Schwindel, Happ power Cubs to victory over Twins
Schwindel has hit well this season (Brad Rempel - USA Today Sports)

Schwindel, Happ power Cubs to victory over Twins

by - Senior Writer -

MINNEAPOLIS – For the first time in six years, the Chicago Cubs (58-75) traveled to Target Field to take on the Minnesota Twins (58-74) in what will be their final interleague team of the season. In a matchup of Zach Davies and John Gant, most fans expected a walk fest as both of these right-handers rank near the top in overall walk percentage in the MLB.

Instead, both pitchers displayed better than usual command as neither of them surrendered a walk in their outing, but still only managed to pitch into the fifth. Gant got through five innings while Davies went just 4 1/3 as high pitch counts continue to be an issue for both starters. That has primarily been an issue for Davies, as once the lineup rolls over for the third time, you can practically guarantee he is coming out sooner rather than later.

It has been six years since the Cubs played a game at this park, but Frank Schwindel wasted little time putting the Cubs in front, taking a Gant fastball over the center-field fence for the 1-0 lead in the first. Hard contact was the theme for both pitchers in the first inning as Luis Arraez nearly hit one out in the bottom of the first and settled for a long double.

With Byron Buxton also reaching base, the Twins had two on with no outs only to see Robinson Chirinos nail Buxton trying to steal second. That play seemed to turn the tide in terms of momentum, but Jorge Polanco was still able to get the job done, pushing Arraez home with a sacrifice fly to tie things up 1-1. The second inning was much of the same for the Cubs, with Matt Duffy leading things off with a single.

After both Jason Heyward and Alfonso Rivas were retired, Duffy advanced to second on the wild pitch before trotting home on the Chirinos RBI triple to put the Cubs in front for good 2-1. Ironically, that would be the last run for quite a while as both pitchers began to settle in nicely on the mound. Even with Davies and Gant struggling to get deep into the game, they did what they needed to do, with Davies retiring nine straight at one point and Gant retiring the final 10 he faced in his outing.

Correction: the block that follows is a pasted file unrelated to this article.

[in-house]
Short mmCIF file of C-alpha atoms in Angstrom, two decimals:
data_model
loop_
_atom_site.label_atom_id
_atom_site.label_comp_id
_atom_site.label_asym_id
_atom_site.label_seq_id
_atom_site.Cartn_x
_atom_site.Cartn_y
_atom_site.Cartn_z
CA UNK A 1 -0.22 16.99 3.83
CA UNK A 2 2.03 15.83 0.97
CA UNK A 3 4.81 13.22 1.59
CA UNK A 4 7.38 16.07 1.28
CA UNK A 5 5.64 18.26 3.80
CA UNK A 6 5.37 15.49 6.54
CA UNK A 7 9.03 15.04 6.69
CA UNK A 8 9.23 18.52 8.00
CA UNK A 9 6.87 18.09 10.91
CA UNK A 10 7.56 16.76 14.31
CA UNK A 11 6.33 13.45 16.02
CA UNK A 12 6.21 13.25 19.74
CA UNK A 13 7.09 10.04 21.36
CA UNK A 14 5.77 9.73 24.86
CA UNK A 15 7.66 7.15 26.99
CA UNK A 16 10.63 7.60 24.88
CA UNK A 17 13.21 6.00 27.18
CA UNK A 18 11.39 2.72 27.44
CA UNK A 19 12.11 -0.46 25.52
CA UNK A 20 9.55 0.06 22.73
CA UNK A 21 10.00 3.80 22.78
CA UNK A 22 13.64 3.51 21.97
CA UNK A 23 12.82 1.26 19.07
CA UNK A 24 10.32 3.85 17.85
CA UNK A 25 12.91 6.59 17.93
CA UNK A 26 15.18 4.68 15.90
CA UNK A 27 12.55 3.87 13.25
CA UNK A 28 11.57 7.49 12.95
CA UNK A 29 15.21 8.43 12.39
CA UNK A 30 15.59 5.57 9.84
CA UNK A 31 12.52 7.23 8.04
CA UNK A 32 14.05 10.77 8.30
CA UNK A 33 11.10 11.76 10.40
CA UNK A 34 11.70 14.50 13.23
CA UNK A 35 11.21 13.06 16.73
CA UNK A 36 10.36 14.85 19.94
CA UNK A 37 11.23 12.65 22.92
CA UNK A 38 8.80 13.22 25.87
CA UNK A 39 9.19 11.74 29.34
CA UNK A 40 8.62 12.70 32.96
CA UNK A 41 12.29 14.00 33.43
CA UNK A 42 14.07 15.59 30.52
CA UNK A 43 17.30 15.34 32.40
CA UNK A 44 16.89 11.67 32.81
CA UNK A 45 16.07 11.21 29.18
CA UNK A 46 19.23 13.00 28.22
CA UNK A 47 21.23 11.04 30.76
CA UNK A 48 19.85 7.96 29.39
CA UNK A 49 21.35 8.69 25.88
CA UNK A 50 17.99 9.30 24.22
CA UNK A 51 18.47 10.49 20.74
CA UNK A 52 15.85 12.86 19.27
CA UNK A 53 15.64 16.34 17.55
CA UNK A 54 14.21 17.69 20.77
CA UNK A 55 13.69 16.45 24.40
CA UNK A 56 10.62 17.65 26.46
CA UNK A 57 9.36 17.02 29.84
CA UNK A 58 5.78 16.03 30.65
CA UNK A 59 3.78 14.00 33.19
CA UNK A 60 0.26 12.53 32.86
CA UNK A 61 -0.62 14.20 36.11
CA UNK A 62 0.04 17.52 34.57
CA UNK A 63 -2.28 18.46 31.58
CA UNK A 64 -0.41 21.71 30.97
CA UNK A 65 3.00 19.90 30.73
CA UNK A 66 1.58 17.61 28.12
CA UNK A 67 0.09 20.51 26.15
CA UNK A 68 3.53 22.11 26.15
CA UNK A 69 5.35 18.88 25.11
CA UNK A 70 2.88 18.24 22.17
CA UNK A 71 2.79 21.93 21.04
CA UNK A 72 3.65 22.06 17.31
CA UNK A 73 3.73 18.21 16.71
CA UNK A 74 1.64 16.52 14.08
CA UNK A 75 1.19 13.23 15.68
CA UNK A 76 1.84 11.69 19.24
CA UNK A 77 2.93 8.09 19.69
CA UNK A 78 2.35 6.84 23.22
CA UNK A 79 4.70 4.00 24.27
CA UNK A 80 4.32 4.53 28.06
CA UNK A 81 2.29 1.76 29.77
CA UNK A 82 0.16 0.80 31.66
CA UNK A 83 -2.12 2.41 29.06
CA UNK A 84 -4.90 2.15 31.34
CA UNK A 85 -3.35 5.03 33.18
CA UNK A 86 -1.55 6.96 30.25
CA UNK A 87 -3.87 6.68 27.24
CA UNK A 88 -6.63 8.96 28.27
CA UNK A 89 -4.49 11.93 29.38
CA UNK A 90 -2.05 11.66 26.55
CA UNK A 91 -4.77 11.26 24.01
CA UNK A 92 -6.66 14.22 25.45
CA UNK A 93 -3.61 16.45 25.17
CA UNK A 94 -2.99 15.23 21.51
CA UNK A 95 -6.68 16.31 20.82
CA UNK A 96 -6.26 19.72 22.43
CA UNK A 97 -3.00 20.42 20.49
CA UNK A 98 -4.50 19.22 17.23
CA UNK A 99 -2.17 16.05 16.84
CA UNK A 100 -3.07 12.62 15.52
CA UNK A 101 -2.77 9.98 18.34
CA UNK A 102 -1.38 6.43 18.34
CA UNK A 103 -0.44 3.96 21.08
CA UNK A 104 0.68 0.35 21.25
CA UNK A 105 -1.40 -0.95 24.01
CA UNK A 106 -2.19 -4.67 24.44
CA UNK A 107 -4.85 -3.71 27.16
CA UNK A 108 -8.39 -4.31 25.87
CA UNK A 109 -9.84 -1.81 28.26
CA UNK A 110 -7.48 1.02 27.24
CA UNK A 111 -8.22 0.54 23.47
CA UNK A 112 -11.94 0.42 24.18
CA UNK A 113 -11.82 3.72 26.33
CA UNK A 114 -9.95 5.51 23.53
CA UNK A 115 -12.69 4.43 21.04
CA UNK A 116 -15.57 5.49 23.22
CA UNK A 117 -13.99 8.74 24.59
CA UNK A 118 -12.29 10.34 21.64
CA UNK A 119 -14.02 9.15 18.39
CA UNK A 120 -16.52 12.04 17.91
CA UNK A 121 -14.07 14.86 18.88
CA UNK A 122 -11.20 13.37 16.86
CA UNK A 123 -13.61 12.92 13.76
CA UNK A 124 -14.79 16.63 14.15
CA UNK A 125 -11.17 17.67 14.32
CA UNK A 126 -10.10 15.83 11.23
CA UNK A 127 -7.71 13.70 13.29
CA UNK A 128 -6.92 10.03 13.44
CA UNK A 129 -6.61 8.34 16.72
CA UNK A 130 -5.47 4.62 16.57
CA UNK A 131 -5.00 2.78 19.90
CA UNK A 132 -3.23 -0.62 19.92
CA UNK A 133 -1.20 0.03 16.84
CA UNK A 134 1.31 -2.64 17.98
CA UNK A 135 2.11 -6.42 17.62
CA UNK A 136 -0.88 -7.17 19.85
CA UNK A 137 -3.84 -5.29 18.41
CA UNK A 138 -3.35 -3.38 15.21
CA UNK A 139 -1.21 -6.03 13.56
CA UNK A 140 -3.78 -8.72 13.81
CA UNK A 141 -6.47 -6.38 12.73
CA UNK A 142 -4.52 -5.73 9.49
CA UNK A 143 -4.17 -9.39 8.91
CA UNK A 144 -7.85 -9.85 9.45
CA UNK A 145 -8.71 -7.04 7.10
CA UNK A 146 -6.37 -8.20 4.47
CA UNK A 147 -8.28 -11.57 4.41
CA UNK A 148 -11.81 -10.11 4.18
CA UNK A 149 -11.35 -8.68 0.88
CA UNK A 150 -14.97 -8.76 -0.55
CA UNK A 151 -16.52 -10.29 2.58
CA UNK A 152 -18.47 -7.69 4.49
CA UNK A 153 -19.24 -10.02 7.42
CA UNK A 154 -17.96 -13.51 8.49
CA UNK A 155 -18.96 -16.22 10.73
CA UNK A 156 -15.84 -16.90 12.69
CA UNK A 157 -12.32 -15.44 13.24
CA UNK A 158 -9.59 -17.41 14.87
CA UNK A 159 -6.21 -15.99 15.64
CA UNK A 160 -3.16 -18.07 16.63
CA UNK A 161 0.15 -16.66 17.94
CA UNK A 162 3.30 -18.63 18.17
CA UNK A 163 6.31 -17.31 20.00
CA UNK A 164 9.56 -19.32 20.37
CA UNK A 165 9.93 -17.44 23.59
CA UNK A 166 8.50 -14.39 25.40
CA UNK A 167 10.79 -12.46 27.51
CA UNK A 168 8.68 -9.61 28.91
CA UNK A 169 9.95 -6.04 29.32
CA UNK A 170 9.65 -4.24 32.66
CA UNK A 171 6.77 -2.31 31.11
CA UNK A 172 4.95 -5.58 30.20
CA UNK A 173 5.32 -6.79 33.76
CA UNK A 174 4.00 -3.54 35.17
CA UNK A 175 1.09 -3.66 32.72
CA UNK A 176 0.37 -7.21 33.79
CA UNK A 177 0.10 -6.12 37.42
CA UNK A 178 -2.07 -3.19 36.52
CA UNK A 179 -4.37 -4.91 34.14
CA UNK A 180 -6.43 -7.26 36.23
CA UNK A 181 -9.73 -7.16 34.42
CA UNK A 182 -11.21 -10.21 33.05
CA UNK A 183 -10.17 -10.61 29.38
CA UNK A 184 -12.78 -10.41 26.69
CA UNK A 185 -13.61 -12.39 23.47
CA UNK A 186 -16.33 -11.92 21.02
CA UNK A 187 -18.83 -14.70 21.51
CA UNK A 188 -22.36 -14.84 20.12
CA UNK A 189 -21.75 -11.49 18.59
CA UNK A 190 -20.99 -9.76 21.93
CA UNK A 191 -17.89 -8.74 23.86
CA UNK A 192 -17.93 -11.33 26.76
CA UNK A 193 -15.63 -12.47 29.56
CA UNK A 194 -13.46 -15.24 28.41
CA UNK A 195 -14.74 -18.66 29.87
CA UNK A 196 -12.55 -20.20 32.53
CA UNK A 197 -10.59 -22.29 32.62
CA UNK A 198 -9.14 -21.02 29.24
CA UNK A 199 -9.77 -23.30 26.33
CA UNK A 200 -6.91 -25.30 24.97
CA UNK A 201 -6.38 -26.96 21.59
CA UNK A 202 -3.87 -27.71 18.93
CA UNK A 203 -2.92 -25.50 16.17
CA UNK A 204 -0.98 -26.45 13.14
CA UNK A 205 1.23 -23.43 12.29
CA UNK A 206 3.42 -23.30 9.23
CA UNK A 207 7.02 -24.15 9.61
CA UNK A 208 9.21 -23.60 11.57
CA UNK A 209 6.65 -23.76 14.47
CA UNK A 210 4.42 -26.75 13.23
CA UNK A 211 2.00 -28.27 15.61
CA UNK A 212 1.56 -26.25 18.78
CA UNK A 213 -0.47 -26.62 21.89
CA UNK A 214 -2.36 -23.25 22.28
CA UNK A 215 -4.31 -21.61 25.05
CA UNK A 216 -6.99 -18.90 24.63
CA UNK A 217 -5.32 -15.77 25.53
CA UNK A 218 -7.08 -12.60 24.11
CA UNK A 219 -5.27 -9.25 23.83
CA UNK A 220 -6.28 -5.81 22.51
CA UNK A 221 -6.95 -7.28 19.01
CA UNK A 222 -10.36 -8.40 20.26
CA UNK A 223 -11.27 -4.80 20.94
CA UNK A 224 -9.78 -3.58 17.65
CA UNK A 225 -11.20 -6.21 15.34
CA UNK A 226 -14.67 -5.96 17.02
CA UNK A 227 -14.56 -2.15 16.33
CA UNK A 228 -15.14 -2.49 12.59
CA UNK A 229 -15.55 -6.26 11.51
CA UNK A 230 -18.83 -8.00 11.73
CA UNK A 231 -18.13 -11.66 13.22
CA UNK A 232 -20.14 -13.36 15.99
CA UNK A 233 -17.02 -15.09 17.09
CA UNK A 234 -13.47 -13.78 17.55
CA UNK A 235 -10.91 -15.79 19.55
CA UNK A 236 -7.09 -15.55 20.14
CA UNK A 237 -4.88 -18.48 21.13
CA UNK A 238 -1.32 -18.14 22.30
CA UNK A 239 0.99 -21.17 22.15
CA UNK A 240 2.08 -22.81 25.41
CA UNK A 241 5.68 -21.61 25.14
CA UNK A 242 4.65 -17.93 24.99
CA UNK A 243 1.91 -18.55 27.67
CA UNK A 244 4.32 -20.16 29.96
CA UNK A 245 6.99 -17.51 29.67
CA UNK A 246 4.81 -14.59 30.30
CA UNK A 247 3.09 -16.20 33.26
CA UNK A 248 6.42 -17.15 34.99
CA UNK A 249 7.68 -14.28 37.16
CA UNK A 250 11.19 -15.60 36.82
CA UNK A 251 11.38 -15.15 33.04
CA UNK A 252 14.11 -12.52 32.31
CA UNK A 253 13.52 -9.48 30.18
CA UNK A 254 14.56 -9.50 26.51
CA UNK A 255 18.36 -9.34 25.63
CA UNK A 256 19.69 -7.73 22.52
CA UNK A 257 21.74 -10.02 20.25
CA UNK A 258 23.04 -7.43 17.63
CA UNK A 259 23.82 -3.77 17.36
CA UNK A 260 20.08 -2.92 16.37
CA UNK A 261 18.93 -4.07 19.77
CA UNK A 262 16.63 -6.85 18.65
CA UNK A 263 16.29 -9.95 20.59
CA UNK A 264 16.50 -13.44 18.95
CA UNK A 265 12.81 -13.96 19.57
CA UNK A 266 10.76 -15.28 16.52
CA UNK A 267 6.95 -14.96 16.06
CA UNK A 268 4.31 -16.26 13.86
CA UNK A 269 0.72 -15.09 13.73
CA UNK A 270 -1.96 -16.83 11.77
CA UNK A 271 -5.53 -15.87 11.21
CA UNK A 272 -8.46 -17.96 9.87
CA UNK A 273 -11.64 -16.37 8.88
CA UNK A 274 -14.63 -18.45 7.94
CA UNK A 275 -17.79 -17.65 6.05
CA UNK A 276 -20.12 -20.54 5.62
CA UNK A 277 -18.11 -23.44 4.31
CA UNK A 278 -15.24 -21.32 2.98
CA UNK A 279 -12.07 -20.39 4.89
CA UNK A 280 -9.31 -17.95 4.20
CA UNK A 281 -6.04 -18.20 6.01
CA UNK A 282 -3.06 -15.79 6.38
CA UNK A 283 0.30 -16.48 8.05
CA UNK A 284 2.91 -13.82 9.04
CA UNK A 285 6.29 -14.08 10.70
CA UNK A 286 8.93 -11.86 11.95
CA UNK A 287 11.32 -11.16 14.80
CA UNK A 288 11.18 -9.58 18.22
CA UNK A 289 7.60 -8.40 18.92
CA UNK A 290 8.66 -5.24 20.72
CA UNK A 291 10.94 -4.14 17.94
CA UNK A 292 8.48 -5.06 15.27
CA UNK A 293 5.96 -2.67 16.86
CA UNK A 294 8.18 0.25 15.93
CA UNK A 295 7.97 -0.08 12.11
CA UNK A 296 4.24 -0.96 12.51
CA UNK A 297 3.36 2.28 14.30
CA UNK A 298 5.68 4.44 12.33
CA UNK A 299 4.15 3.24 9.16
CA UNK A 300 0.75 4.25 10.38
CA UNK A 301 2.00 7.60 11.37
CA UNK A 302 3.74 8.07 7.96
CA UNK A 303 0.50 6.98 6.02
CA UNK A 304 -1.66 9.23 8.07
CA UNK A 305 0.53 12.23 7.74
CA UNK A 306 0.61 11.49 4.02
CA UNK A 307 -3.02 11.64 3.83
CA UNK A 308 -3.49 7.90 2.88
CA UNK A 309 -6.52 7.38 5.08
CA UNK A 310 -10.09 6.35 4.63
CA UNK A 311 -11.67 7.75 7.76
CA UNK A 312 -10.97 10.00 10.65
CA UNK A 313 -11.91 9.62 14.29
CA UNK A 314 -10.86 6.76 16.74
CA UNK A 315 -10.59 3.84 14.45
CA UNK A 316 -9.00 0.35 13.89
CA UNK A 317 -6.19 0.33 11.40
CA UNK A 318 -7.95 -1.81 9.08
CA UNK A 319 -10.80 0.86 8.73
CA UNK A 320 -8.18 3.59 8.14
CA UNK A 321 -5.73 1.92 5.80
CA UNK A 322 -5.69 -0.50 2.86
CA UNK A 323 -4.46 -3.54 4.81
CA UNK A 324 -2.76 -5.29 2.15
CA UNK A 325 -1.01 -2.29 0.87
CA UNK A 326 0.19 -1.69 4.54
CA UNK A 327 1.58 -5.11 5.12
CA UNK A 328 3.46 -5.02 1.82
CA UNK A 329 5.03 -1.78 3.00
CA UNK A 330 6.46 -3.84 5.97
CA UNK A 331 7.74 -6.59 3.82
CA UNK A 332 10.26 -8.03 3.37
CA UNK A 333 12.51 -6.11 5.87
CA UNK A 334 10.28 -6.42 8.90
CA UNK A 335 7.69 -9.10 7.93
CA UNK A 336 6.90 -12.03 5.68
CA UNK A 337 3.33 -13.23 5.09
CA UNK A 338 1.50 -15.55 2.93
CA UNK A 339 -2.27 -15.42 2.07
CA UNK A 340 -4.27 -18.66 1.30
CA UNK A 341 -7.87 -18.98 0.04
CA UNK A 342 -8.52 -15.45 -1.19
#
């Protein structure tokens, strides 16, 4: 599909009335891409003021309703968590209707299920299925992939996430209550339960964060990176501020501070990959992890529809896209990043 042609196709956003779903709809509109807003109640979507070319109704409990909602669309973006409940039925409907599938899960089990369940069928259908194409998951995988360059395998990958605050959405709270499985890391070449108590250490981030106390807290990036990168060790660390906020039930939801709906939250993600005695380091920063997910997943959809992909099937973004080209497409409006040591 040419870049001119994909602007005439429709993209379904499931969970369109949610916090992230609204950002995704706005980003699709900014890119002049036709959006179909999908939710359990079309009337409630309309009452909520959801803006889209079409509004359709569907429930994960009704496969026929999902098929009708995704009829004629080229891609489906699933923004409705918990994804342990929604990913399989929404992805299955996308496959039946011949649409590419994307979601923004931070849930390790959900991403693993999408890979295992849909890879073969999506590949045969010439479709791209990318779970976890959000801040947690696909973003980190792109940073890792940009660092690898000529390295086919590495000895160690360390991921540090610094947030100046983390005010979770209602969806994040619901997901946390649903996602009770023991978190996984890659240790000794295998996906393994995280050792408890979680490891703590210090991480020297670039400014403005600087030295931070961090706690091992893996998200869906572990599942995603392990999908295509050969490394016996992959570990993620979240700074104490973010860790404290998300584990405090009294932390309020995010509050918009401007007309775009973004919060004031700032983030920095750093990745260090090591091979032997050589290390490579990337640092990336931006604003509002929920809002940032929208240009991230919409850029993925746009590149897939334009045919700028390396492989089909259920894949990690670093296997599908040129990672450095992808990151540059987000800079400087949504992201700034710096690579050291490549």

With a pair of runners on base in the fifth and the top of the order coming up for the third time, David Ross did what everyone expected him to do: go to Manny Rodriguez and the bullpen. Rodriguez needed just a few pitches to get out of that jam, inducing a double play by Arraez to keep the Cubs in front.

Double plays were the theme the next several innings, with the Cubs hitting into a costly double play in the top of the sixth only to see Rodriguez get Josh Donaldson to ground out into another inning-ending double play in the bottom of the seventh. Looking to bust the game open in the seventh, the Cubs loaded the bases with nobody out as Patrick Wisdom led off with a double followed by an error and a Jason Heyward single.

One pitch into Tyler Duffey's outing, Rivas appeared to connect for a grand slam only to see the ball land foul in the end. He hoped to have that pitch back as Duffey recovered to strike out the side, keeping the game 2-1. Still leading by a run in the eighth, Ian Happ provided a massive insurance run as he unloaded for a solo shot into the upper deck to put the Cubs on top 3-1.

With Cody Heuer still pitching the eighth, the right-hander pitched himself into trouble, allowing a pair of singles and a walk to load the bases with one out and the Dangerous Max Kepler coming to hit. That forced another call to the bullpen, putting Adam Morgan in a tough spot. However, with just one pitch, Morgan got Kepler to fly out to right field, where Duffy made a tough running catch over the shoulder. To make things better, Arraez tried to score for third, and Duffy threw a perfect strike to Chirinos to nail him at home, ending the inning with another double play. Had that play not happened, who knows how this game turns out as Rowan Wick retired the Twins in order in the ninth to secure the save.